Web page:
Chapter 713, Florida Statutes, entitles certain persons or entities, defined as “Lienors”, to record construction liens on real property into which the Lienor’s labor, materials or services were incorporated, assuming the property has not been exempted from liens by a statutory payment bond. A construction lien, once recorded, is an encumbrance on the real property for a period of one (1) year from the date of its recordation in the public records of the county in which the property is located. If a lawsuit to foreclose the lien is not filed in the one (1) year period, the lien will be automatically discharged of record. There are ways to shorten the one (1) year period, however, including a complaint to show cause why the lien should not be discharged and a Notice of Contest of Lien.
Pursuant to the Little Miller Act (Fla. Stat. §255.05), when the State of Florida or local governments contract for improvements to a public building, the governmental entities, subject to certain monetary thresholds, are required to secure payment and performance bonds from their contractors. In the instance of payment bonds, their purpose is to provide a form of security for payment to a defined class of persons or entities that furnish labor, materials or services for the improvement of the public building. This is important because public buildings are not subject to construction liens.
Statute of Repose
Florida also has a specific statute (Fla. Stat. §95.11(3)(c)) containing both a statute of limitations and a statute of repose for claims arising from the design, planning or construction of improvements. Unlike the statute of limitations, which for latent defects requires that suit be brought within four (4) years of the date a claimant knew or should have known of the defect, the statute of repose imposes an absolute deadline of ten (10) years from the latest of the following events: the date of actual possession by the owner, the date of the issuance of a certificate of occupancy, the date of abandonment of construction if not completed, or the date of completion of the contract or termination of the contract between the professional engineer, registered architect, or licensed contractor and his or her employer.
A frequent battleground involving Daubert challenges and statistics, most often argued in the context of residential or commercial communities involving detached structures with common design and construction materials, is the extent to which experts can extrapolate their findings from testing and analyses performed on one building to others which were not similarly tested or analyzed. Although these challenges are too fact specific to announce a hard and fast rule, an appellate court discussed this issue in some detail and provides helpful insight to counsel to illustrate circumstances when a quantitative or statistically valid sampling need not occur.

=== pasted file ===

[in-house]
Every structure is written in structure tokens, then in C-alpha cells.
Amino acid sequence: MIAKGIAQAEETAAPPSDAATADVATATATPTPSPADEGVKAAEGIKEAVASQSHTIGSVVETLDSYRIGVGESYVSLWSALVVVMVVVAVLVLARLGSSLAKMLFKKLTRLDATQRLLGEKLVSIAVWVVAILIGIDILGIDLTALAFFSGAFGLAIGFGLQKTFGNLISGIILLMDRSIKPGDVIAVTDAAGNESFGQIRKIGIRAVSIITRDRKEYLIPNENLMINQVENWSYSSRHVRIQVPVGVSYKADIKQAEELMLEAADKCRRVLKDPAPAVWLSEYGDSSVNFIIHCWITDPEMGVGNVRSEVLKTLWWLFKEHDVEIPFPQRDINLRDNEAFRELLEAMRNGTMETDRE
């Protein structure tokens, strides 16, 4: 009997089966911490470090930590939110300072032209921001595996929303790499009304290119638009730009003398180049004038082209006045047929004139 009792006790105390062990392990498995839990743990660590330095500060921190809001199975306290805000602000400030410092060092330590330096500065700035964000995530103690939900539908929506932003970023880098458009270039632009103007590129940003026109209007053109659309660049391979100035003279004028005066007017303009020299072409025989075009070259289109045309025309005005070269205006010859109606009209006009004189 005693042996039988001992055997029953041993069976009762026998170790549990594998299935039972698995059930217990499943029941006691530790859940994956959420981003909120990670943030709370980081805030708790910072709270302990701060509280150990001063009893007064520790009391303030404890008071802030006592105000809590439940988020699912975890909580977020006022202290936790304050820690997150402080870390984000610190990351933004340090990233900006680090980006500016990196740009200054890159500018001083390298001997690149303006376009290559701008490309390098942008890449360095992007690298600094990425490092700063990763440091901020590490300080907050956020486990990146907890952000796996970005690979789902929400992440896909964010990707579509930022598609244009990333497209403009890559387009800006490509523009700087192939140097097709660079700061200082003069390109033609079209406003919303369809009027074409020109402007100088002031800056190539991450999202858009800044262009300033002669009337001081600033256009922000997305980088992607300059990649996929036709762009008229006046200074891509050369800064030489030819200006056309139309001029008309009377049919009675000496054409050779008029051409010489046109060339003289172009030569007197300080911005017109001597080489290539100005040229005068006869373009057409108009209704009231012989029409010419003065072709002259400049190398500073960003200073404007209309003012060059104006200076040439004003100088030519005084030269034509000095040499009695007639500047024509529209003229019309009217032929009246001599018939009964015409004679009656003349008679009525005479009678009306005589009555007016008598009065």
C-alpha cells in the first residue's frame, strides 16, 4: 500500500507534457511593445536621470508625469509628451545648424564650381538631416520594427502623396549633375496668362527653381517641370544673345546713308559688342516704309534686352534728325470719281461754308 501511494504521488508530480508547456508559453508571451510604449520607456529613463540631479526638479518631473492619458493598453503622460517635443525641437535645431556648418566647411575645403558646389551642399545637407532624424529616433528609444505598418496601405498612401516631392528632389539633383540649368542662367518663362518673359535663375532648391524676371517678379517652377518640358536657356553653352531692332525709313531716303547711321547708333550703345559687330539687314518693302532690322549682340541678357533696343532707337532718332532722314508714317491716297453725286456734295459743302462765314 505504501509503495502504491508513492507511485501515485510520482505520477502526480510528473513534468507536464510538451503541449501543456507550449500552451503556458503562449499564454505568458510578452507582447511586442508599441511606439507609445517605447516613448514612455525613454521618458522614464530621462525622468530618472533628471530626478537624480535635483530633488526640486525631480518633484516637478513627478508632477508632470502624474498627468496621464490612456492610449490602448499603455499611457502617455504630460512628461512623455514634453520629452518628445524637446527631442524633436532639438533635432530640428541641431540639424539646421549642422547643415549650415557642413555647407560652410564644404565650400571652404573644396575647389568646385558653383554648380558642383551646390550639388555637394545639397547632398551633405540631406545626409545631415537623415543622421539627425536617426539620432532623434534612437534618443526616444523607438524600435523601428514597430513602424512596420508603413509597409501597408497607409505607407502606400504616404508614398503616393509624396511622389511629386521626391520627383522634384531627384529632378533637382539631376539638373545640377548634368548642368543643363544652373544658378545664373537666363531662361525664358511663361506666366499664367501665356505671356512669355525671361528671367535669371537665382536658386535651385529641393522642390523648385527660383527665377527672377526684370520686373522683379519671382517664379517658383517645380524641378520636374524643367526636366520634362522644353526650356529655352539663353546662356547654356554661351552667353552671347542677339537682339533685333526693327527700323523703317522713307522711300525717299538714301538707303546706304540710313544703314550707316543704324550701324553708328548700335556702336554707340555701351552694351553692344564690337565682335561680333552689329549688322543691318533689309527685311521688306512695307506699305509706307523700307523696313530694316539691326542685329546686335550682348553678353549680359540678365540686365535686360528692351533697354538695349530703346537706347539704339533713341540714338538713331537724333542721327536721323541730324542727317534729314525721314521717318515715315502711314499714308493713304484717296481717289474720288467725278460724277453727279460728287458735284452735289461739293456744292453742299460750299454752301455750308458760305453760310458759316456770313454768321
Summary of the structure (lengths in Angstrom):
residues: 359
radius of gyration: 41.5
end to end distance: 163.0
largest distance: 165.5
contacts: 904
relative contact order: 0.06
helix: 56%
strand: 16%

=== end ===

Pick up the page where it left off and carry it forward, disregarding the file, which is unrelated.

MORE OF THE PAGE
It is also important to consider consequential damages in Florida. Whether the economic environment at a given point in time is good or bad, the question of whether consequential damages are recoverable in disputes where the timely completion of construction is at issue is frequently a topic of debate. Even when the well-known mutual waiver of consequential damages is not contained in a contract, there are still considerable hurdles in successfully pleading and recovering damages considered by a court to be “consequential”.
Additionally, proof of damages in a given dispute is often a minefield for combatants and their counsel. It is not uncommon for litigants to focus on establishing liability while paying insufficient attention to the damages recoverable as a result of a breach of contract. Florida law has adopted the Restatement (First) of Contracts, so damages for breach of contract arising from defective or incomplete construction are the cost of repair or completion, measured as of the date of breach of the contract. If, however, the repair or completion costs would result in economic waste, the measure of damages will be the diminution in value of the improvement caused by the breach.
The state-specific laws governing Florida’s construction industry are well developed when compared to many other jurisdictions, sometimes complex and always ever-evolving. The above considerations are not by any means an exhaustive list of legal issues that make Florida construction law distinct, but rather they highlight some of the more significant current issues. Consulting with a Florida Bar Board Certified Construction Law Specialist is recommended for those wishing to do business in Florida’s thriving construction industry.